Even though it’s December 10, you can still lay the ground work for the rest of your month so that January will be a rock star start to your 2018. The above mentioned techniques are just a few ways to tune in.

I am an advocate of education and a believer in holistic health. Every system in your body works synergistically: digestive, circulatory, nervous, respiratory, muscular, skeletal, reproductive and endocrine. Each one is equally important, and your brain is the circuit board for these operations; so care for your BRAIN first.

Cheers,
Coral A.J. Gibson

Posted in Corrective Exercise, Ketogenic Life, Of Heart and Mind

Colder Temperatures Positively Affect Your Metabolism

Have you ever heard of BAT? Brown adipose tissue?

There exists two forms of fat in the human body: white fat and brown fat. The Scientific American shares that white fat cells store energy in the form of a single large, oily droplet that is otherwise relatively immobile. On the other hand, brown fat cells contain many smaller droplets, as well as energy machines known as mitochondria. Only in recent years have researchers found ways to convert white fat to brown fat. Having more active brown fat present can improve insulin sensitivity to help banish type 2 diabetes and heighten the body’s metabolism to reduce body weight.

Amongst multiple research studies, it is unanimous that lower temperatures force the body to induce thermogenesis, the heat generation that increases your body’s core temperature in order to bring it to homeostasis. When this takes place, white fat can then act like brown fat, otherwise called “beige” fat.

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Luckily, these temperatures do not have to be low enough to cause muscle quivering. In 2013, Japanese researchers had 12 young men with lower than average brown fat amounts to sit in a 63 degree Fairenheit room for two hours a day for six weeks. After six weeks, those 12 men were burning an extra 289 calories and PET-CT scans verified the heightened quantity of brown fat cells. They believe that exposure to these colder temperatures over six weeks increased the activity of a gene named UCP1, which seems to guide the conversion of white fat into beige fat. They also understand that exercise helps to increase UCP1 in conjunction with a hormone called irisin that helps convert white fat to beige fat.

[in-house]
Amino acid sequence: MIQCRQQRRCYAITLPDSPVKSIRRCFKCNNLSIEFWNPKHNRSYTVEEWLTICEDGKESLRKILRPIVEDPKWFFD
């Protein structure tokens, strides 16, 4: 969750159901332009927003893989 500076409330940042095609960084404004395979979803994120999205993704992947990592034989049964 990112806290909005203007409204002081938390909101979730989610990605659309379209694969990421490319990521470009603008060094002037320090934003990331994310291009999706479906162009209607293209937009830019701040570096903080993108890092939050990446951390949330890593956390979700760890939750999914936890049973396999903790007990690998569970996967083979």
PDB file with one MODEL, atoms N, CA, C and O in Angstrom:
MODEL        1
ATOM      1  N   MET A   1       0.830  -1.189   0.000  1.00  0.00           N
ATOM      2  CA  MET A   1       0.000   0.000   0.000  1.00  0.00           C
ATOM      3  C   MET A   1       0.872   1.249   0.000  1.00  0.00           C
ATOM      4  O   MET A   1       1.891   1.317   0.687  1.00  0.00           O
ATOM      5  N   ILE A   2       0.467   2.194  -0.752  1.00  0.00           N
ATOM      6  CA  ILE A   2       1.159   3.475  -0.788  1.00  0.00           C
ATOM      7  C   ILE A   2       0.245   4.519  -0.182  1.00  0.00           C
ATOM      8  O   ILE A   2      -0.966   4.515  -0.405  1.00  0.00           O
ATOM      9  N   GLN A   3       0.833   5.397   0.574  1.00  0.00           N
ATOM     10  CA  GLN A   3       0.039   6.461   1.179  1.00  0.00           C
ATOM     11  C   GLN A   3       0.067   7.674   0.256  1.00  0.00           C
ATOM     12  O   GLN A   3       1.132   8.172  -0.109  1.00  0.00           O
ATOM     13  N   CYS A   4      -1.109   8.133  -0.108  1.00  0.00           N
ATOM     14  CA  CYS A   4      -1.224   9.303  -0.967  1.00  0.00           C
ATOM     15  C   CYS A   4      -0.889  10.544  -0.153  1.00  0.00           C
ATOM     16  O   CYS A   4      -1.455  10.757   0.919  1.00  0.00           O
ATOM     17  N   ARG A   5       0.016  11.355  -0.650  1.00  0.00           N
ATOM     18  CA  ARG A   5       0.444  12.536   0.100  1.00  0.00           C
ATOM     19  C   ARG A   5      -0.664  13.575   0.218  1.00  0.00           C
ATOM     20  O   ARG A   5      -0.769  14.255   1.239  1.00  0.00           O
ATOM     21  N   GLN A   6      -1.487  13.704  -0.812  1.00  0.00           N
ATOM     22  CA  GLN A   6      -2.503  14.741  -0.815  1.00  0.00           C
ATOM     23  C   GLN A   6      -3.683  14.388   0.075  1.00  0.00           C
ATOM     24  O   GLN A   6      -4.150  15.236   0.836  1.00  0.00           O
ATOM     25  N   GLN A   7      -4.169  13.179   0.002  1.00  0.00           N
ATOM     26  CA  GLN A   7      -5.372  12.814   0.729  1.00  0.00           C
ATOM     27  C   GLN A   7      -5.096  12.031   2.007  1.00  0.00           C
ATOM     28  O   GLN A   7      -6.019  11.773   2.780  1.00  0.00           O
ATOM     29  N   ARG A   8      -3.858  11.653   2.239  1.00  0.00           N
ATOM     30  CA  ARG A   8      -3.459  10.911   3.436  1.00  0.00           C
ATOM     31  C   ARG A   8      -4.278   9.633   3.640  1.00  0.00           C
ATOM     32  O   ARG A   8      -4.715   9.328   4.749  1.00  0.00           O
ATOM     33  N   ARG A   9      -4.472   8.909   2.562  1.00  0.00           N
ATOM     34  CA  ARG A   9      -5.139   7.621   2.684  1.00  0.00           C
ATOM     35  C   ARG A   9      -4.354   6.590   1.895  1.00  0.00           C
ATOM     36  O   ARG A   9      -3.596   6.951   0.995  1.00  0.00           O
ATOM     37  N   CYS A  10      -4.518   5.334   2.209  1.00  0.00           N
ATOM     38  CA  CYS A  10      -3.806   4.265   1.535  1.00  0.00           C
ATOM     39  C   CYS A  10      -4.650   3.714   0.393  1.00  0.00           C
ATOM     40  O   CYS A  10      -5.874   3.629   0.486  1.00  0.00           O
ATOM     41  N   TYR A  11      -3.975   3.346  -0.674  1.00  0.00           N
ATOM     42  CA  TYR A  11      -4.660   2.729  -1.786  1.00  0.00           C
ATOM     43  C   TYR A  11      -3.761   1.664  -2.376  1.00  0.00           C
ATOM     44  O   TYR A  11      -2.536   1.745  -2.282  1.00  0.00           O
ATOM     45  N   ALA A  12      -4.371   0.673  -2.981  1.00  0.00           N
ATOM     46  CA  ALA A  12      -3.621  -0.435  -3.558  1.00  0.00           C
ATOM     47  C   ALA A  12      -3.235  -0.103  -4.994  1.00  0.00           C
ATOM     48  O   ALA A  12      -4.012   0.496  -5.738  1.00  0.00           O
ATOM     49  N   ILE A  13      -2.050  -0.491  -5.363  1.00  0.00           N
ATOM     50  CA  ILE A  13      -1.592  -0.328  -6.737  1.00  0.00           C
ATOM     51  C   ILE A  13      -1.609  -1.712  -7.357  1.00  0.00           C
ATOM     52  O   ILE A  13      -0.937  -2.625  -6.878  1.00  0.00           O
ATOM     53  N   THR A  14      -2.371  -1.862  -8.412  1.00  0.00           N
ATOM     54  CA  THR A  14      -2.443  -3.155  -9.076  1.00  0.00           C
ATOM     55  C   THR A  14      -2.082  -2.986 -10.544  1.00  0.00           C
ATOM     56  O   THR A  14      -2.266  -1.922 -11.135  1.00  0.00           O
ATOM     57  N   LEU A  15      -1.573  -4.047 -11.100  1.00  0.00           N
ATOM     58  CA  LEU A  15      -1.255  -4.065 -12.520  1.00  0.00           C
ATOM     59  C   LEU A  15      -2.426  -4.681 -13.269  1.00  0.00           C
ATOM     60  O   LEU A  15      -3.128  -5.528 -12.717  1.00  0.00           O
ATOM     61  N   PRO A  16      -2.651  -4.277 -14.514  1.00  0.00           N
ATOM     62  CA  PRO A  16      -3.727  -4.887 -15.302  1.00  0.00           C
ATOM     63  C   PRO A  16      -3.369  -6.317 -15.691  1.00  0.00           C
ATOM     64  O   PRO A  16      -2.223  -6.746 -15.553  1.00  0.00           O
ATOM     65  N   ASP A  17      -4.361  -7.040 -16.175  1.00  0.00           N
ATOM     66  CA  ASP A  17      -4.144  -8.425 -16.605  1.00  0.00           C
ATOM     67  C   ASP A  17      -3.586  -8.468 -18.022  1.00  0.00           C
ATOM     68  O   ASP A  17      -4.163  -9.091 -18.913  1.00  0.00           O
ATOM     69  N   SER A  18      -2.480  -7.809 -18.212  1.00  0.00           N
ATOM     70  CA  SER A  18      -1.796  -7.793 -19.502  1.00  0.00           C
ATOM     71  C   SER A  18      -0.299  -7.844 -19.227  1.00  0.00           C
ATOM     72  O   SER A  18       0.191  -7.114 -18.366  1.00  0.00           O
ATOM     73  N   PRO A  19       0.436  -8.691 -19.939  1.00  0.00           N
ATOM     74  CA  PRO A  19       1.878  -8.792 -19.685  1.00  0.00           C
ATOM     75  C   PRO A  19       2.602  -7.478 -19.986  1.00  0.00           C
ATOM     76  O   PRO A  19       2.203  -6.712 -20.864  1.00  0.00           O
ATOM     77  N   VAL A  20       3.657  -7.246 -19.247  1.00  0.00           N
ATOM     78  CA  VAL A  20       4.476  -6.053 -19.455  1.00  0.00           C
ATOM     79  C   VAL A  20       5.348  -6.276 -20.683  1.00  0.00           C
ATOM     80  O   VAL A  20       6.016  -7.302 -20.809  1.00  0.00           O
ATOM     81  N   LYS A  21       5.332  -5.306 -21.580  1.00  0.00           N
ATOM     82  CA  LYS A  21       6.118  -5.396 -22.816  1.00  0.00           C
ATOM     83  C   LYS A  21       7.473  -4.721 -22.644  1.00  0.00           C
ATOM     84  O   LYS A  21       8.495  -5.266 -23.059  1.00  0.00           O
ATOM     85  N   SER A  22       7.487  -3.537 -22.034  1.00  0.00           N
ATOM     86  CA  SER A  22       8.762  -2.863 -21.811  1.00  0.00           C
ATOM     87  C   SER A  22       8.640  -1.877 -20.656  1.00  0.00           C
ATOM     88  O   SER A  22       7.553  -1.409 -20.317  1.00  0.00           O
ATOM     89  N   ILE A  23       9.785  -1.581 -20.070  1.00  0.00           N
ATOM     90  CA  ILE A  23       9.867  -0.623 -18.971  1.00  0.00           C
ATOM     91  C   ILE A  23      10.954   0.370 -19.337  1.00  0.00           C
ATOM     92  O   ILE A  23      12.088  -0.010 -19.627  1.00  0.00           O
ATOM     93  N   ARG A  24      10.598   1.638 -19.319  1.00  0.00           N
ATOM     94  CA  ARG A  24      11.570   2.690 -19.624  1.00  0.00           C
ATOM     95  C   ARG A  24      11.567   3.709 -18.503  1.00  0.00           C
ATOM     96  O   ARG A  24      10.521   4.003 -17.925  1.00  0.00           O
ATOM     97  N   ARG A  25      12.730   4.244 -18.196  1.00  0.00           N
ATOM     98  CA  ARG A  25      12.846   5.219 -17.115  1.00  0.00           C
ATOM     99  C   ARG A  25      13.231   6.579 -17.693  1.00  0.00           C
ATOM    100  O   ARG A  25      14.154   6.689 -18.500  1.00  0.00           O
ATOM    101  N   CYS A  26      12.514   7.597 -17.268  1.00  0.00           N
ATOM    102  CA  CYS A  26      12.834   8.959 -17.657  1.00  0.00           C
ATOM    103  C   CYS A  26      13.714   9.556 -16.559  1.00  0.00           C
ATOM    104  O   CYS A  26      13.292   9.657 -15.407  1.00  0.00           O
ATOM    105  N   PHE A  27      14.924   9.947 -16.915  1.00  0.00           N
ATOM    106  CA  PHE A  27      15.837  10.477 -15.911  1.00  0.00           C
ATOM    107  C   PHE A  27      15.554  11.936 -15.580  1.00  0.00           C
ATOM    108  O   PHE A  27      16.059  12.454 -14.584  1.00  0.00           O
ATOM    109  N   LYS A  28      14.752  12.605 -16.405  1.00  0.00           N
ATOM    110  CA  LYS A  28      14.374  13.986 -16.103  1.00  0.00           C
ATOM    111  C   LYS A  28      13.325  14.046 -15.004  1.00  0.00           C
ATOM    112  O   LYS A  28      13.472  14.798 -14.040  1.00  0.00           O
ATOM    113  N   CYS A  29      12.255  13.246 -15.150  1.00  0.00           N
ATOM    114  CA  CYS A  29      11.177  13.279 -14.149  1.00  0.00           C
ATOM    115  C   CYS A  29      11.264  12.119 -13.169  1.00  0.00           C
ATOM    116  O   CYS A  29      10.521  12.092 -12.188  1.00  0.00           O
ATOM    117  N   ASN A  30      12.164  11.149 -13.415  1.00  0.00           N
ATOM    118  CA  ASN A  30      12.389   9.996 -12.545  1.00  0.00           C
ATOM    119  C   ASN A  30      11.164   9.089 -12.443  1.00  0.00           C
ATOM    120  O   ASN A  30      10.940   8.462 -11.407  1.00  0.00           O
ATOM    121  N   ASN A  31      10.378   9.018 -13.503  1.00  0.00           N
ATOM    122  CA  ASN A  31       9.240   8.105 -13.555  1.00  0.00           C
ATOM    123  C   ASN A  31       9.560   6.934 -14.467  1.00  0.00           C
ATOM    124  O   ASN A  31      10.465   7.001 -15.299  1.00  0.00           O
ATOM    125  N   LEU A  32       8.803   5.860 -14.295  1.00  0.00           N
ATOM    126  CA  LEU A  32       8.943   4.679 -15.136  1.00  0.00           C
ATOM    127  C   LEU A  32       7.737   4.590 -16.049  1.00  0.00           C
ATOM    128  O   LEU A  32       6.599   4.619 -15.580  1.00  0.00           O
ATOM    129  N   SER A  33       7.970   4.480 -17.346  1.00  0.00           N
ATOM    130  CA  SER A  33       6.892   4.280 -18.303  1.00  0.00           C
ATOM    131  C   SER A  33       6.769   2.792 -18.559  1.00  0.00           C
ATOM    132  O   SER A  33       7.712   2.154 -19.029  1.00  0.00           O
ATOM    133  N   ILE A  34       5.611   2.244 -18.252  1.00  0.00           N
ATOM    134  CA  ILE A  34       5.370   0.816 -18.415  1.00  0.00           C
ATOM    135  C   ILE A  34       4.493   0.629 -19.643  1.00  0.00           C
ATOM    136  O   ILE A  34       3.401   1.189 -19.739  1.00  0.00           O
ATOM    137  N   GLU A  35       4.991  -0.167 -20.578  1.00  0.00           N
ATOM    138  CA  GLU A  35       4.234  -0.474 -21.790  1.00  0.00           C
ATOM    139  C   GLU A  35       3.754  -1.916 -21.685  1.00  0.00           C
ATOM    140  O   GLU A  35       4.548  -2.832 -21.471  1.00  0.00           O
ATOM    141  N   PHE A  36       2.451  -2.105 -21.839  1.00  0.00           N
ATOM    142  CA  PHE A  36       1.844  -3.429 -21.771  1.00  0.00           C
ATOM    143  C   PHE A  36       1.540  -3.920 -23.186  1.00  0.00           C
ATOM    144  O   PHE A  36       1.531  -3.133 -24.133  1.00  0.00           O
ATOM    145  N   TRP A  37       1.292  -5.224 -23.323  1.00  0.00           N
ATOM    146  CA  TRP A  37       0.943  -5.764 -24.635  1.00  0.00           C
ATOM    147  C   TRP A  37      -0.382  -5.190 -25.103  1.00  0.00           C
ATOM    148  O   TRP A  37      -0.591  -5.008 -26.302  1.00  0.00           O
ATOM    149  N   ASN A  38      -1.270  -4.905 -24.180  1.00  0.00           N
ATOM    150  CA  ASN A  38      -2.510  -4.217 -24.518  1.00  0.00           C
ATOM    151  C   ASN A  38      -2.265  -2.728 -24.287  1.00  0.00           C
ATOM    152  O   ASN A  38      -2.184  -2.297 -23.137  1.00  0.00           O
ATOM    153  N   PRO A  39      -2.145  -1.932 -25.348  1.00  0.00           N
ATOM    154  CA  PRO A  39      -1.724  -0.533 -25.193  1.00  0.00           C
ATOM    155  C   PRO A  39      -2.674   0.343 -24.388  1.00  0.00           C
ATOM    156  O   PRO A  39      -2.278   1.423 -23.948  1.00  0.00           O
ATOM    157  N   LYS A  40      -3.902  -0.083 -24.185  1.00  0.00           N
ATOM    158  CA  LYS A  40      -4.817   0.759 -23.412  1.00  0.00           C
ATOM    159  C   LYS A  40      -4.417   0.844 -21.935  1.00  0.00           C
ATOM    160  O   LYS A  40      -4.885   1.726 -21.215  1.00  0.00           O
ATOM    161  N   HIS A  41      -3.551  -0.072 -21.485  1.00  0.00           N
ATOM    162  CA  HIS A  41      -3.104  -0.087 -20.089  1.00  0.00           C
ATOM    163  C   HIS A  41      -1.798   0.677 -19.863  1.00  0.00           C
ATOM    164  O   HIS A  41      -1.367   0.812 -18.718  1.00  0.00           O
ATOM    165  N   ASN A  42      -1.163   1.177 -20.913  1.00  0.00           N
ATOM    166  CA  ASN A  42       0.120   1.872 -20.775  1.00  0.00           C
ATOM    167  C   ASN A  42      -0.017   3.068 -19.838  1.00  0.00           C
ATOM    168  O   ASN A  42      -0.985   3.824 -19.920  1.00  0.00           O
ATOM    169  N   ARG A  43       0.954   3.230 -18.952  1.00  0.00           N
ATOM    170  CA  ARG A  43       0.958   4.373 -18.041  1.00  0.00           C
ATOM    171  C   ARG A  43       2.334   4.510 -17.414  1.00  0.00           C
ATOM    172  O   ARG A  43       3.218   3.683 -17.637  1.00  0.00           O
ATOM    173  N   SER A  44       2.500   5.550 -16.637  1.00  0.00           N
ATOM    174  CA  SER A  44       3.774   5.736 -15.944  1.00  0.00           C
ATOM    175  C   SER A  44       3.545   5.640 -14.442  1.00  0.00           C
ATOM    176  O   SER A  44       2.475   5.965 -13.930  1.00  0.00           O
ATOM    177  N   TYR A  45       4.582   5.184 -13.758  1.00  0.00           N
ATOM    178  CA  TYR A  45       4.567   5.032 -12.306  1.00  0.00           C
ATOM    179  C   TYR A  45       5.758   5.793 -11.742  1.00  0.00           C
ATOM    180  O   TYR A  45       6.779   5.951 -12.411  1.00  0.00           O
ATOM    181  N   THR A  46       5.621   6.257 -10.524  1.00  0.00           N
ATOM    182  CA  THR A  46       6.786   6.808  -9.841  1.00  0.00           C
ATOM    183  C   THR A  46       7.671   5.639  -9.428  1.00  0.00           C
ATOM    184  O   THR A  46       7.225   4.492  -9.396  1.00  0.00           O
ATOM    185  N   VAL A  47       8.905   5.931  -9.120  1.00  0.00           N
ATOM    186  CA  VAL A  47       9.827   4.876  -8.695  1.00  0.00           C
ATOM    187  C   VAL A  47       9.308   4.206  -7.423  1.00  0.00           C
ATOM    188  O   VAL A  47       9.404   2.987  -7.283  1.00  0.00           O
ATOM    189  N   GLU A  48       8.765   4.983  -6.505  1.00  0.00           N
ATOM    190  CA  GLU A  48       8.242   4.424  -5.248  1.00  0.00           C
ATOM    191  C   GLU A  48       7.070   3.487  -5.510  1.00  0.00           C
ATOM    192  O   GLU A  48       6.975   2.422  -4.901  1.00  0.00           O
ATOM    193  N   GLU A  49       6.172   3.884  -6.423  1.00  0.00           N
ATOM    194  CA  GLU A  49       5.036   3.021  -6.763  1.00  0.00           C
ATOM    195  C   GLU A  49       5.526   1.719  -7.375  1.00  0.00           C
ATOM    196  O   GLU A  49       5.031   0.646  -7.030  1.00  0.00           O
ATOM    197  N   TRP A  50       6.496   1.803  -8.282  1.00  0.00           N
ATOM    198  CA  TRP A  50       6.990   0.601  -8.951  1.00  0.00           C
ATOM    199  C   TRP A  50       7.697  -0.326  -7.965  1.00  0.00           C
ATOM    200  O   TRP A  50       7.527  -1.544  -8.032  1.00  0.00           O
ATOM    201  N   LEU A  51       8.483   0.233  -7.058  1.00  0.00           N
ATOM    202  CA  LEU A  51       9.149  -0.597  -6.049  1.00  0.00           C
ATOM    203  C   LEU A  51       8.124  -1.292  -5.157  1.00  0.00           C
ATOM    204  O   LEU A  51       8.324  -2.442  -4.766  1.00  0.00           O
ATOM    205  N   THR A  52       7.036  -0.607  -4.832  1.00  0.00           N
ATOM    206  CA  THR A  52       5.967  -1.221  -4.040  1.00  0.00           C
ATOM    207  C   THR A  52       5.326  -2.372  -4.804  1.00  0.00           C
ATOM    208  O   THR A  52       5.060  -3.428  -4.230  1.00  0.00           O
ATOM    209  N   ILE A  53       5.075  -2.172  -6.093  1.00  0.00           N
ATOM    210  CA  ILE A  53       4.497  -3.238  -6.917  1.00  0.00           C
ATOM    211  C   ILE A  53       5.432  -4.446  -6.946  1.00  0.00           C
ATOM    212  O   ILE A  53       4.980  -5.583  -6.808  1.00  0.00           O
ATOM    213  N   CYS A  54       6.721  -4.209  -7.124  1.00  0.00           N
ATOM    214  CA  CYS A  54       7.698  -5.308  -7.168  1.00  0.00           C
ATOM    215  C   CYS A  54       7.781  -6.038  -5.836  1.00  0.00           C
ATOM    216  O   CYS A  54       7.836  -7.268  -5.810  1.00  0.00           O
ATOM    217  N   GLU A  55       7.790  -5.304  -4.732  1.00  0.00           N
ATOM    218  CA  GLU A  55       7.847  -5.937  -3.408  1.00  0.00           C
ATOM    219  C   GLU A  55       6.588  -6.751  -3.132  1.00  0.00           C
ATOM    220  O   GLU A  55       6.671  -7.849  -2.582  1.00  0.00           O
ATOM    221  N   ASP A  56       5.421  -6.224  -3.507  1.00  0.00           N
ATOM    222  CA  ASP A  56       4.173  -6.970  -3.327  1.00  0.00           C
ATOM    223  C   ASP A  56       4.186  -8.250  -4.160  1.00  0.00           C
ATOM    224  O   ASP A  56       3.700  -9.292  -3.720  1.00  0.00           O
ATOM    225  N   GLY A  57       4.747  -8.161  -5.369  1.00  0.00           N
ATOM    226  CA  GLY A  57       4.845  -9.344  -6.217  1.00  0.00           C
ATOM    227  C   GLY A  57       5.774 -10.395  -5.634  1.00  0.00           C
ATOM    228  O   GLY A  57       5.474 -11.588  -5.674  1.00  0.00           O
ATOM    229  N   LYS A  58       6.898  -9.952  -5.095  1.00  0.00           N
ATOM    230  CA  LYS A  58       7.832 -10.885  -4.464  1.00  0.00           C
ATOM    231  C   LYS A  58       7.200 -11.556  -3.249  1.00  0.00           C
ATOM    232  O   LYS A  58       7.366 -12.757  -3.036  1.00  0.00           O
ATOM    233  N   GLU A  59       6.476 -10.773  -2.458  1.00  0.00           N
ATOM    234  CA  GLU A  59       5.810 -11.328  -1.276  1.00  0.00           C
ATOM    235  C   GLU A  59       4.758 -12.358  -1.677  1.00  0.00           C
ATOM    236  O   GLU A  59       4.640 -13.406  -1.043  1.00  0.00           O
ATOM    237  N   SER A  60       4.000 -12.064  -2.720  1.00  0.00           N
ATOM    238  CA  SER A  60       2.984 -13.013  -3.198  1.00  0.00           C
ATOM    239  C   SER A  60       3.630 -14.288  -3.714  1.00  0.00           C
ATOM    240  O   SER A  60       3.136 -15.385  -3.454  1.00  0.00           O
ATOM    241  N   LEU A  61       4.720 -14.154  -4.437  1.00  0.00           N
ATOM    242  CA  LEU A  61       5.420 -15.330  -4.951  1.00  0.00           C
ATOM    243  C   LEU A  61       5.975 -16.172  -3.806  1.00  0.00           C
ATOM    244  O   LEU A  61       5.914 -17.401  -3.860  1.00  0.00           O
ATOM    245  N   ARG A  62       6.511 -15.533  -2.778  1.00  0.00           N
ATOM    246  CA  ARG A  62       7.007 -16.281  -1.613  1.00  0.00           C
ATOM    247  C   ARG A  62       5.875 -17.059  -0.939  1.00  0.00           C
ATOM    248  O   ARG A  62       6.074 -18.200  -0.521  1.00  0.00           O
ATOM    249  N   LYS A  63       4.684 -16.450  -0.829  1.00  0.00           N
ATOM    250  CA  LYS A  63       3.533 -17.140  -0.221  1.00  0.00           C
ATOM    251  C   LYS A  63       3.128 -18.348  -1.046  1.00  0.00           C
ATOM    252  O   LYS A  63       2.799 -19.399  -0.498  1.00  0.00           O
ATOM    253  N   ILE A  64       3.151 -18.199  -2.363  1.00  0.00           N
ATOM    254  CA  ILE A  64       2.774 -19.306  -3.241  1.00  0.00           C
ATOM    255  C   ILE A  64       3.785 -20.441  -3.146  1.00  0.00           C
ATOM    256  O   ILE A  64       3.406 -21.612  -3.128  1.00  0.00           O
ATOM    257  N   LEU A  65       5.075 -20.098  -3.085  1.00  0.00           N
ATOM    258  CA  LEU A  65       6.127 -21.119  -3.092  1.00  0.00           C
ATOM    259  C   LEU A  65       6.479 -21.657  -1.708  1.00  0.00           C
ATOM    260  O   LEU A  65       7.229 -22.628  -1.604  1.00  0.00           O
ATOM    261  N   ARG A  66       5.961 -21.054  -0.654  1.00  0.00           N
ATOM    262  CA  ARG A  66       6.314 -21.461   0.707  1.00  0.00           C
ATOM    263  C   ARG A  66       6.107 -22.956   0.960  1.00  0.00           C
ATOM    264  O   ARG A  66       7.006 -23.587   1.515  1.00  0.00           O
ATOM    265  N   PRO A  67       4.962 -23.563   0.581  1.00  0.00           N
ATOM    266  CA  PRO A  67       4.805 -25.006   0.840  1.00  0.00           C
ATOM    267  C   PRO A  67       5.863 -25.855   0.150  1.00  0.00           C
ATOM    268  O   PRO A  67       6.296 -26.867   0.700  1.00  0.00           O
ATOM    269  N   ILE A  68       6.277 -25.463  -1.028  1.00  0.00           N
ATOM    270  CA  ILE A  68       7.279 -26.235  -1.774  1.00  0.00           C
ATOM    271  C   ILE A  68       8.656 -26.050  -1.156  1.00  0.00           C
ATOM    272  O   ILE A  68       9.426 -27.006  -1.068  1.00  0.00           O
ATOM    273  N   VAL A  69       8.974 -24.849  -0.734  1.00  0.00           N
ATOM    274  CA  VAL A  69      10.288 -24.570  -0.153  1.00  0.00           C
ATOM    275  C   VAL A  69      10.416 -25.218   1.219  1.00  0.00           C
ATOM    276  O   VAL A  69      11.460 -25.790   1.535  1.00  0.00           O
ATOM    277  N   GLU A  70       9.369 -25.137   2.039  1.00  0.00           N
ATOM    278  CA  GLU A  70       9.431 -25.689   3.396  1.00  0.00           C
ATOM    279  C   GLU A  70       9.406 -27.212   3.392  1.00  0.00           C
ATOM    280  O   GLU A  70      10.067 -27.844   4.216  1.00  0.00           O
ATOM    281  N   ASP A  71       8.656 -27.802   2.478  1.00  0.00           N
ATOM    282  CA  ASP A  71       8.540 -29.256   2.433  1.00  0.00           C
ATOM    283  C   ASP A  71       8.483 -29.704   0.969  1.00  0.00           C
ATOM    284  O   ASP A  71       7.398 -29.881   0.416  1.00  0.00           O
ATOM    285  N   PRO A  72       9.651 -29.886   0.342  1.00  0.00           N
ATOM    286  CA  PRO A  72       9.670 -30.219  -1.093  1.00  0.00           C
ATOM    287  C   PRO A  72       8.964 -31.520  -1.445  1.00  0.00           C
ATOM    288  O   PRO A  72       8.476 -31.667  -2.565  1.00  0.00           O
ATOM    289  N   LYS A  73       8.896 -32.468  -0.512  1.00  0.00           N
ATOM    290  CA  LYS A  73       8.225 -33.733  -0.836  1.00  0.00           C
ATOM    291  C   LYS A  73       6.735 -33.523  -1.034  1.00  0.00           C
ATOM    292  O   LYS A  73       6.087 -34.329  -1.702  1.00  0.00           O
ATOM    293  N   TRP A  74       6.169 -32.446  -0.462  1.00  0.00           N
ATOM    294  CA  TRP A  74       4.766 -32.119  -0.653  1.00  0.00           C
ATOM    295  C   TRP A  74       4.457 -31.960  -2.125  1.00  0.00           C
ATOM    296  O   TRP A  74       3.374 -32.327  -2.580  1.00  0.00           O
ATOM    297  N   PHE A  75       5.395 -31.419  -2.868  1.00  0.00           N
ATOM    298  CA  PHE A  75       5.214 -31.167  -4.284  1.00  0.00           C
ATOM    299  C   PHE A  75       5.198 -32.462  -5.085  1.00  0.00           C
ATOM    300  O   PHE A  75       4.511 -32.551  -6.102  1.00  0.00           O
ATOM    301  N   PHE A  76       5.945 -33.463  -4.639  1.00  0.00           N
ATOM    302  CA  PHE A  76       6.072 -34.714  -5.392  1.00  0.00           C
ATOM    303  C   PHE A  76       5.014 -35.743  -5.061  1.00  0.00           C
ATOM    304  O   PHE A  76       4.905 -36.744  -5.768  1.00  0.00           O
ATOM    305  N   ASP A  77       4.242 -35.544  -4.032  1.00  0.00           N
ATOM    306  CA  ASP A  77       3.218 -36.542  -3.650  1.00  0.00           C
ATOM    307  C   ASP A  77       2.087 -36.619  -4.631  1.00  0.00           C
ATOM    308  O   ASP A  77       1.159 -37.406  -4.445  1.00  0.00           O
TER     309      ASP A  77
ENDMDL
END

A study supported by the National Institute of Health (NIH) in 2014 had 5 healthy men reside in a clinical research unit for 4 months. They would do their normal daily activities during get day then return to their private room for at least 10 hours each night. The temperature of the room was set to 24 °C (75 °F) during the first month, 19 °C (66 °F) the second month, 24 °C again for the third month, and 27 °C (81 °F) the fourth and last month. Each month, the men underwent extensive evaluation, including energy expenditure testing, muscle and fat biopsies, and PET/CT scanning of an area of the neck and upper back region to measure brown fat volume and activity.

After a month of exposure to 19 °C (66 °F), the participants showed a 42% increase in brown fat volume and a 10% increase in fat metabolic activity. During the following month of neutral temperature, these alterations returned to near baseline, and then completely reversed during the month of exposure to 27 °C (81 °F). All the changes occurred independently of seasonal changes.The increase in brown fat following cold exposure was accompanied by improved insulin sensitivity after a meal during which volunteers were exposed to mild cold. The extended exposure to mild cold also resulted in significant changes in metabolic hormones such as leptin and adiponectin.

Yu Hua Tseng, Ph.D., the Principal Investigator in the Section on Integrative Physiology and Metabolism at Joslin Diabetes Center, says that “brown fat is a natural defense system for obesity, diabetes and related diseases or conditions.” Because of the supporting research, the idea of activating brown fat as a way to combust this excess energy is now an attractive area of research for developing new treatments to help combat obesity and various metabolic diseases. Increasing your metabolic baseline by activating brown fat could be the key to combating such diseases or conditions.